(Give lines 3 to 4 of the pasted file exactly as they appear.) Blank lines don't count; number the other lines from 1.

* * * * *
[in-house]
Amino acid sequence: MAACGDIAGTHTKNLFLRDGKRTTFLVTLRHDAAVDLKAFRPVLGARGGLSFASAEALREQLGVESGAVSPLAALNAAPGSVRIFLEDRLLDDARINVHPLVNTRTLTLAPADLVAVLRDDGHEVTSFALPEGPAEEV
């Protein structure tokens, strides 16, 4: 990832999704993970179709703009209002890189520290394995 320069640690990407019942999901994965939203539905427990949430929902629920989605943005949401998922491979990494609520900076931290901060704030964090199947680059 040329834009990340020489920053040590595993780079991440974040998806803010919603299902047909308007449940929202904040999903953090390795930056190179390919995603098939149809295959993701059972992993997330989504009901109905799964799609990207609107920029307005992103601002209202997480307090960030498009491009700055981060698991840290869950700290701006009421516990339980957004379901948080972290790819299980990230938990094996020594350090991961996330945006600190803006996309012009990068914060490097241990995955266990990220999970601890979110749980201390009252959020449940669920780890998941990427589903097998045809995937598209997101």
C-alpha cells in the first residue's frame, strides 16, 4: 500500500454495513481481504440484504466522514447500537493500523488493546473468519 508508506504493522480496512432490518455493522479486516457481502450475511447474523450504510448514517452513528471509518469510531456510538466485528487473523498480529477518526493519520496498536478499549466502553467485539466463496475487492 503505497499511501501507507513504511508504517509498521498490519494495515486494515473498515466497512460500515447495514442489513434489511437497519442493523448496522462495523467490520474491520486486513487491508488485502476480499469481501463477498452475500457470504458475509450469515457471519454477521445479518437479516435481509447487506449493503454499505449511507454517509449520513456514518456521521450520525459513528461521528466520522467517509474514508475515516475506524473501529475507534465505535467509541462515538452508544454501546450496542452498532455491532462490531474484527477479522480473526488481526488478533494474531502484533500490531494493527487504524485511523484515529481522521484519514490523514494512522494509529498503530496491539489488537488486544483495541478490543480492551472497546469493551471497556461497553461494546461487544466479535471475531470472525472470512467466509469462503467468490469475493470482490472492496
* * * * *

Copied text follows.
């Protein structure tokens, strides 16, 4: 990832999704993970179709703009209002890189520290394995 320069640690990407019942999901994965939203539905427990949430929902629920989605943005949401998922491979990494609520900076931290901060704030964090199947680059 040329834009990340020489920053040590595993780079991440974040998806803010919603299902047909308007449940929202904040999903953090390795930056190179390919995603098939149809295959993701059972992993997330989504009901109905799964799609990207609107920029307005992103601002209202997480307090960030498009491009700055981060698991840290869950700290701006009421516990339980957004379901948080972290790819299980990230938990094996020594350090991961996330945006600190803006996309012009990068914060490097241990995955266990990220999970601890979110749980201390009252959020449940669920780890998941990427589903097998045809995937598209997101």
C-alpha cells in the first residue's frame, strides 16, 4: 500500500454495513481481504440484504466522514447500537493500523488493546473468519 508508506504493522480496512432490518455493522479486516457481502450475511447474523450504510448514517452513528471509518469510531456510538466485528487473523498480529477518526493519520496498536478499549466502553467485539466463496475487492 503505497499511501501507507513504511508504517509498521498490519494495515486494515473498515466497512460500515447495514442489513434489511437497519442493523448496522462495523467490520474491520486486513487491508488485502476480499469481501463477498452475500457470504458475509450469515457471519454477521445479518437479516435481509447487506449493503454499505449511507454517509449520513456514518456521521450520525459513528461521528466520522467517509474514508475515516475506524473501529475507534465505535467509541462515538452508544454501546450496542452498532455491532462490531474484527477479522480473526488481526488478533494474531502484533500490531494493527487504524485511523484515529481522521484519514490523514494512522494509529498503530496491539489488537488486544483495541478490543480492551472497546469493551471497556461497553461494546461487544466479535471475531470472525472470512467466509469462503467468490469475493470482490472492496